Hive remedy has beekeepers abuzz

Hive remedy has beekeepers abuzz

Beekeepers are being offered hope for their ailing honeybee hives in the form of an advanced new product released this month by a South Florida-based biotechnology company.

The technology could have wider implications for all of agriculture as a nonchemical way to combat pests and disease.

Beekeepers have been losing about a third of their hives each year since 2006, when Florida beekeeper Dave Hackenberg first reported a phenomenon that came to be called colony collapse disorder. CCD is not a disease, but is a syndrome characterized by the inexplicable loss of worker bees in managed honeybee colonies.

Although it is not a “cure” for CCD, Remebee, a product developed by Miami-based Beeologics, has been shown in scientific trials to protect bees from a virulent virus called Israeli acute paralysis virus, or IAPV, Beeologic CEO Eyal Ben-Chanoch said.

Bees that resist the virus have a better chance of surviving other pathogens, scientists say.

In 2006, Craig Mello and Andrew Fire received the Nobel Prize in medicine for discoveries related to ribonucleic acid interference (RNAi), the technology used in Remedee. Remebee interferes with the messenger RNA and affects specific genes in the virus, making it impossible for the virus to become a disease.

“We had millions of bees who were treated in these trials in Florida and in Pennsylvania. The results are pretty amazing,” Ben-Chanoch said.

“What we have seen is that the bees that were fed with Remebee, then were challenged with the virus, resist the virus and survive and flourish and produce more honey,” Ben-Chanoch said.

The technology has huge implications as a way to control other agricultural pests and diseases, even as a way to control mosquitoes, said Dave Mendes, president of the American Beekeeping Federation and a North Fort Myers-based beekeeper.

Scientists are working on a solution to use the technology to combat citrus psyllids, small insects that spread killing greening disease to citrus trees, Mendes said. Citrus growers currently are spraying insecticides to control psyllids.

“This technology is safe and it is environmentally sound,” said Mendes, who also serves on Beeologics’ board.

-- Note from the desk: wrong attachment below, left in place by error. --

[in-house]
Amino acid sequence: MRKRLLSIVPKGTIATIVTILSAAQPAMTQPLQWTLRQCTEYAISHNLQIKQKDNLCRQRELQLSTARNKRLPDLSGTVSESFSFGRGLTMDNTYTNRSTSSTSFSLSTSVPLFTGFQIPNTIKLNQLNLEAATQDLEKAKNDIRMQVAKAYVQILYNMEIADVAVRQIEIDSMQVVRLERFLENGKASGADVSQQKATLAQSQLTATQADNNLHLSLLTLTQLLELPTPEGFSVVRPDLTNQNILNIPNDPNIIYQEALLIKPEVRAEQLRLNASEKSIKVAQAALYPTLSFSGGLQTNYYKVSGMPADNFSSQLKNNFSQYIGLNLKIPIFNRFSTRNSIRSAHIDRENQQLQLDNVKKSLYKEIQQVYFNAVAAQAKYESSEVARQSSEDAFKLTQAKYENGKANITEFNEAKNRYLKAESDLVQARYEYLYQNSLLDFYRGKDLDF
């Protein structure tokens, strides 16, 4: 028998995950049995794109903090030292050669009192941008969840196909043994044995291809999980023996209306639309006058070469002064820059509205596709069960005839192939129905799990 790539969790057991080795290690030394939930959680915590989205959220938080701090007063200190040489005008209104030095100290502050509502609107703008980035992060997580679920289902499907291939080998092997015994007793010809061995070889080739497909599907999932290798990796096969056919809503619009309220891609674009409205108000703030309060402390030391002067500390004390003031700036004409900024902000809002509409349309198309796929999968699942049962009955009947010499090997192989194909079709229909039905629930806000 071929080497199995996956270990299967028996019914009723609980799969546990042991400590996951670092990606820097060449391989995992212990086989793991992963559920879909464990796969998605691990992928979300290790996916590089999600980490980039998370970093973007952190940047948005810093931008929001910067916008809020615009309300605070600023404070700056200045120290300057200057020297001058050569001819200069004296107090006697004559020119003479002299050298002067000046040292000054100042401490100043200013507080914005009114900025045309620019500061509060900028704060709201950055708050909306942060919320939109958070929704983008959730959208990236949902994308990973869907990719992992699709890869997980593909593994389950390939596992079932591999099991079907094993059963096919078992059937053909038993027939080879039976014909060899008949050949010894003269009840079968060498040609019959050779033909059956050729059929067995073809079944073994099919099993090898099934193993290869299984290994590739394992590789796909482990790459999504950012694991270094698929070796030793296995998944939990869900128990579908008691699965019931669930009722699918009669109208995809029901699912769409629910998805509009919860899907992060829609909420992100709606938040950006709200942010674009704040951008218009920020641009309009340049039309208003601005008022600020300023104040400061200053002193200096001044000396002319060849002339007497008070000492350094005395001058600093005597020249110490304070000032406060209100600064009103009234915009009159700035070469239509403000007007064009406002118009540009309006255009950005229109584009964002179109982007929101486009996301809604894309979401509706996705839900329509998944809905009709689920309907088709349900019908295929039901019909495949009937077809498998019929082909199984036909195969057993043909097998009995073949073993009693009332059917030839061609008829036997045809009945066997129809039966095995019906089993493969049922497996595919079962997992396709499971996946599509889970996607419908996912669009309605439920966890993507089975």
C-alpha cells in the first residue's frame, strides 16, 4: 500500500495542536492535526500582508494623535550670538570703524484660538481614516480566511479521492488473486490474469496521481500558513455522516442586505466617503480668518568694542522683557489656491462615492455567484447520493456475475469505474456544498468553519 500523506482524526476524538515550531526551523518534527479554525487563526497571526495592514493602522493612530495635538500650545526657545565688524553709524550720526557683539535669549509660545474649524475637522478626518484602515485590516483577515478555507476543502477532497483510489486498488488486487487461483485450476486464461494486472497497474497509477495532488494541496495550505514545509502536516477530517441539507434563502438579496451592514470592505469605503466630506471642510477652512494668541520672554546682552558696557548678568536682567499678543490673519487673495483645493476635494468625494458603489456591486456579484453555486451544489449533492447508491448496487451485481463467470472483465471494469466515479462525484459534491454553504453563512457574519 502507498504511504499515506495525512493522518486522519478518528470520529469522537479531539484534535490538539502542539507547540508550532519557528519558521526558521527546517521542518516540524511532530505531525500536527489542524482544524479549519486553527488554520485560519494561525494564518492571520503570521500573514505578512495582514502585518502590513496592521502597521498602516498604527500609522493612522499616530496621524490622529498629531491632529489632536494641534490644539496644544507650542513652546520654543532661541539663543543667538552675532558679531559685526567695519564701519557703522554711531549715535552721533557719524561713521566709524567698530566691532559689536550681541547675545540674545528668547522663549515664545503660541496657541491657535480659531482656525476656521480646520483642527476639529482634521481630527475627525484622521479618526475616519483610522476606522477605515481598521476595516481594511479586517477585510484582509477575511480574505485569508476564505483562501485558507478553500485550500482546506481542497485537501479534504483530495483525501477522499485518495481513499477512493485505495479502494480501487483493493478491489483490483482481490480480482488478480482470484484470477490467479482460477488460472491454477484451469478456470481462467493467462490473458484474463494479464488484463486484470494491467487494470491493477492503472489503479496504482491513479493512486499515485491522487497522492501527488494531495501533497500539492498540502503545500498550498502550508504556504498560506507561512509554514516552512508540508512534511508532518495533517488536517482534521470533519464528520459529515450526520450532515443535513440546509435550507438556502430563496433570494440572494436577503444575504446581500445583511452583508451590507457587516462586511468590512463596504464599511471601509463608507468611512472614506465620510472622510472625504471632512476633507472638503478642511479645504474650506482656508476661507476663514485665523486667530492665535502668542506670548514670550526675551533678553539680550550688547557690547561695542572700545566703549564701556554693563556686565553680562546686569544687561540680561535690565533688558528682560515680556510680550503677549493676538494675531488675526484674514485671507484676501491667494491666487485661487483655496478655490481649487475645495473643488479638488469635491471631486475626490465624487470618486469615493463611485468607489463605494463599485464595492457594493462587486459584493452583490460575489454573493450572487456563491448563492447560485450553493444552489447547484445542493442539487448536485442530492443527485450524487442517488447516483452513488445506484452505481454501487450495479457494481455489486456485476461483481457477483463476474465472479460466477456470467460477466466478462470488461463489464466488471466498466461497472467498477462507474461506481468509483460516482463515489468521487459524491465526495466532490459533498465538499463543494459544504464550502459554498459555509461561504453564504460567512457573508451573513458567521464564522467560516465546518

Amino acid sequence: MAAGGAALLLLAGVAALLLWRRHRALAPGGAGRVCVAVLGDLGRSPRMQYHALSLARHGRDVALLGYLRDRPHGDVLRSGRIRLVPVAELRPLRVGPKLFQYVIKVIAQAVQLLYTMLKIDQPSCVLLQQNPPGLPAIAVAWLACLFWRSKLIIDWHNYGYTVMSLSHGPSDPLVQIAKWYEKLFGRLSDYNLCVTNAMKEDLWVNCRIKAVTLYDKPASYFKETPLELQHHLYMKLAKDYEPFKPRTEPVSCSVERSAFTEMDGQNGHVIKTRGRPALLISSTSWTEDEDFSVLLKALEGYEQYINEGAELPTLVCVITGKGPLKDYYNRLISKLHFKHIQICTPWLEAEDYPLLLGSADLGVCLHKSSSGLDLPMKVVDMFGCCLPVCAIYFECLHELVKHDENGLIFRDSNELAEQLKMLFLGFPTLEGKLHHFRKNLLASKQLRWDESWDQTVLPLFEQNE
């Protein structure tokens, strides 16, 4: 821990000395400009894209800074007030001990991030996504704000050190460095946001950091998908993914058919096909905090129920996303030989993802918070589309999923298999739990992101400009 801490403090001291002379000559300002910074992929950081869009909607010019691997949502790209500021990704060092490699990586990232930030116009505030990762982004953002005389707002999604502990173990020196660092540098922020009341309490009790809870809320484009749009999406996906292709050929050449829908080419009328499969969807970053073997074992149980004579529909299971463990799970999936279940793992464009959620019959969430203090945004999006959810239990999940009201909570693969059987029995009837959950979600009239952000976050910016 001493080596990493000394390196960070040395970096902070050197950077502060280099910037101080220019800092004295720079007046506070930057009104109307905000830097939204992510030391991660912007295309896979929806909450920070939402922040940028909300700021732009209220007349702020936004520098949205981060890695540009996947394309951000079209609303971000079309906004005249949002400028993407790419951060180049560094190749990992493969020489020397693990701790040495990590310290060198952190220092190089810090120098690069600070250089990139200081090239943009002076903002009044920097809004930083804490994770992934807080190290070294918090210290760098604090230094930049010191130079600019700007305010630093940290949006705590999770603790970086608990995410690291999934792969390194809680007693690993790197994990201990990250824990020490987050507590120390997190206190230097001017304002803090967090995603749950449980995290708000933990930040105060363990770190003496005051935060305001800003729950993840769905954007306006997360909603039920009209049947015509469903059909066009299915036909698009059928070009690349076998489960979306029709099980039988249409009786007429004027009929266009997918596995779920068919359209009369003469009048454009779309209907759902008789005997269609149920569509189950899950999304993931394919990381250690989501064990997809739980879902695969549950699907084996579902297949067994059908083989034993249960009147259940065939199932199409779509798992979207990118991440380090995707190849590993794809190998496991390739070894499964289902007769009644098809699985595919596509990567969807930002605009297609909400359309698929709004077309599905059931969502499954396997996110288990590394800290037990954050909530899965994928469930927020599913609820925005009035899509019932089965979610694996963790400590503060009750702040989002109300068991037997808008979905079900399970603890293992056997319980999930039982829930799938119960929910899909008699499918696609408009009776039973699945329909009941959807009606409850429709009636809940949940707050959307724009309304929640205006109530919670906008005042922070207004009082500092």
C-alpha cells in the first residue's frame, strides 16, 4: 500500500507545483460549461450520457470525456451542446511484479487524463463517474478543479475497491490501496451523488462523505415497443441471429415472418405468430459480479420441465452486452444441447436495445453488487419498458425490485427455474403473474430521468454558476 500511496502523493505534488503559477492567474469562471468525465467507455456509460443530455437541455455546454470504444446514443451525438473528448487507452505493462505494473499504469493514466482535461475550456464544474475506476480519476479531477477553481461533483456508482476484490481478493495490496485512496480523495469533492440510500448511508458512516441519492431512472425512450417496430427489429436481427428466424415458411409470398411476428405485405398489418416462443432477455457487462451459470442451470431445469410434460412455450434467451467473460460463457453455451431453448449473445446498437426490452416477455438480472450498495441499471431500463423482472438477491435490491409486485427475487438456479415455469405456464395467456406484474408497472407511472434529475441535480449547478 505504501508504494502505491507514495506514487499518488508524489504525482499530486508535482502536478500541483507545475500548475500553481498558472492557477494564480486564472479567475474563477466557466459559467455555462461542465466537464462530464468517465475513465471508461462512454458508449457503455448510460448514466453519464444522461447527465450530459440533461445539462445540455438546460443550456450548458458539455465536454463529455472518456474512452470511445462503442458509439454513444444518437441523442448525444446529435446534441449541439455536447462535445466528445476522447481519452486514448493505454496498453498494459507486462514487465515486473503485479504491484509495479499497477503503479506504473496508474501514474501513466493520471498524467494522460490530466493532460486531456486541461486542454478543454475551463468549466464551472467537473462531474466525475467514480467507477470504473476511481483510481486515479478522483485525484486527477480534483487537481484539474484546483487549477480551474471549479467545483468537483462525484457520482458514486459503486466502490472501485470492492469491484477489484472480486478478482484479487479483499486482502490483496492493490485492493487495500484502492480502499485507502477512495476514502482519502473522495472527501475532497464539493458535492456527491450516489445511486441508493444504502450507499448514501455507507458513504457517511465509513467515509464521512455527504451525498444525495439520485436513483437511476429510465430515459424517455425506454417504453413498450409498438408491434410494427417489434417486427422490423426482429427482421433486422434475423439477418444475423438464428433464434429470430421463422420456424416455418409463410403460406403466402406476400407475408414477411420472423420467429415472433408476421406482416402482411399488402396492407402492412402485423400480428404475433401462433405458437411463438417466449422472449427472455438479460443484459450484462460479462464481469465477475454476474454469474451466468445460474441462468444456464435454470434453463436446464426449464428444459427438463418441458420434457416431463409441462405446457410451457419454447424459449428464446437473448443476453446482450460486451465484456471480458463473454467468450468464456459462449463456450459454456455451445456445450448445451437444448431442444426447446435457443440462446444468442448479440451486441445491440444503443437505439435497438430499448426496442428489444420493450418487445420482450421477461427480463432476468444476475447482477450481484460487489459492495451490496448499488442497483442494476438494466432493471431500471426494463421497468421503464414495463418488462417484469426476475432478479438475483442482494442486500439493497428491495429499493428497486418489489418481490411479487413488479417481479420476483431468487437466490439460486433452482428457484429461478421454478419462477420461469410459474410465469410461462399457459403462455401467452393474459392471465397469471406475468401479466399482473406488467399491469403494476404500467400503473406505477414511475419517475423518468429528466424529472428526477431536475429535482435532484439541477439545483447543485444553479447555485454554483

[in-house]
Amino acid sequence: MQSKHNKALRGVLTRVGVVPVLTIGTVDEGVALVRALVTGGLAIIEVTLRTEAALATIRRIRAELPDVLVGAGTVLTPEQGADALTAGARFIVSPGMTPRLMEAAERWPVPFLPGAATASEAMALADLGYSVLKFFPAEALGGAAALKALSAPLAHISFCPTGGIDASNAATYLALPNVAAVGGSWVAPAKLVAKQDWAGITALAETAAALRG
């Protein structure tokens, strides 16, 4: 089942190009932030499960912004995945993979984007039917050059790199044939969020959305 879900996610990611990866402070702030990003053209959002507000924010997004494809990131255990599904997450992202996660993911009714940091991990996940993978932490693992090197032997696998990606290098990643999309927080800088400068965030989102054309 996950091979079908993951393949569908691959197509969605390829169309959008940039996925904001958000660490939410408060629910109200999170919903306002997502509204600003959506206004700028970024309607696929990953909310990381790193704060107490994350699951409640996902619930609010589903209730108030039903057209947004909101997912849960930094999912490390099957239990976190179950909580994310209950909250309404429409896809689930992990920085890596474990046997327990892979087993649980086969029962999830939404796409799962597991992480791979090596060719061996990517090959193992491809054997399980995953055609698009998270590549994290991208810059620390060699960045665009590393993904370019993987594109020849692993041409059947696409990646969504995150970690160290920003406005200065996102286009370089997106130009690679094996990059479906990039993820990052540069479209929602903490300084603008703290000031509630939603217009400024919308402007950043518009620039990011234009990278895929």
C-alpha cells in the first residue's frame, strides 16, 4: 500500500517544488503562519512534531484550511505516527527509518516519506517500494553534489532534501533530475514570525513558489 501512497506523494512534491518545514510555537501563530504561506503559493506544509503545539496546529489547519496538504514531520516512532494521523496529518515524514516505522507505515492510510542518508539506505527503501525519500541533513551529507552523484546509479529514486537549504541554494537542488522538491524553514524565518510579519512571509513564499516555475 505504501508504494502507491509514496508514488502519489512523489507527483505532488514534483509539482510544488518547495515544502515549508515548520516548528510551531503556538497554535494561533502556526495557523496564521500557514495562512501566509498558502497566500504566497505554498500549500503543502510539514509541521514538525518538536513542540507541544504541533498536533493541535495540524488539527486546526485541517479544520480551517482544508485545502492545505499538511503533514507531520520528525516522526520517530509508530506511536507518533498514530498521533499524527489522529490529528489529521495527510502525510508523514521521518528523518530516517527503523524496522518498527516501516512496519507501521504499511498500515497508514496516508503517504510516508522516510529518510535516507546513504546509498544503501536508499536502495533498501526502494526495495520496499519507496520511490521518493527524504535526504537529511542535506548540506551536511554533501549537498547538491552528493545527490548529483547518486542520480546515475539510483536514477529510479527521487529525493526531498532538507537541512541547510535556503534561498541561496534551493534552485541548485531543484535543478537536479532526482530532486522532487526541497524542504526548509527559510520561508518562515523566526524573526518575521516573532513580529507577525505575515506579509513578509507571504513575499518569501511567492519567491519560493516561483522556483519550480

Ben-Chanoch said the company received preliminary Food and Drug Administration approval to distribute Remebee to beekeepers Dec. 1. Since then, 25,000 doses or “meals” of the product made at Beeologics’ plant in Israel have been shipped to more than 30 U.S. beekeepers. A hive needs one dose per month of Remebee, expected to be sold for $2 a dose.

The company, funded by private investors, spent roughly $3.5 million and more than three years developing the product, Ben-Chanoch said.

Jerry Hayes, chief of the apiary section at the Florida Department of Agriculture and Consumer Services in Gainesville, who serves on Beeologics’ board along with other leading bee researchers, said that while the product’s impact probably won’t be tremendous, the technology is important.

“It is a tremendous breakthrough on a technology basis. I don’t know that anyone is convinced that IAPV by itself kills honeybee colonies,” Hayes said.

“Certainly a virus in concert with varroa mites and bad nutrition and pesticides and anything else that weakens the immune system, yes, it does that,” Hayes said.

“This is a part of a piece of the puzzle. It is a window into the future,” he added. ” It has potential, but it is only the very beginning.”

Wayne Hunter, a U.S. Department of Agriculture entomologist based in Fort Pierce, sees promise.

“It is the biggest breakthrough in three years,” Hunter said. “You have more bees survive through the winter and they produce more honey.”

In its annual progress report on CCD released last week summarizing three years of research, the USDA continues to confirm that no single factor is responsible for CCD.

Taken together, recent studies support the hypothesis that CCD is a syndrome of stress, most likely caused by a combination of factors such as pests, pesticides and viruses, the report stated.

Ben-Chanoch said his company’s strategy was to find a way to help the bees with one of the most prevalent factors in bee health.

“We do not get into the debate about what causes CCD, because it is useless. It doesn’t help the bees,” Ben-Chanoch said. “If we get rid of IAPV, then it will dramatically help the bees.”

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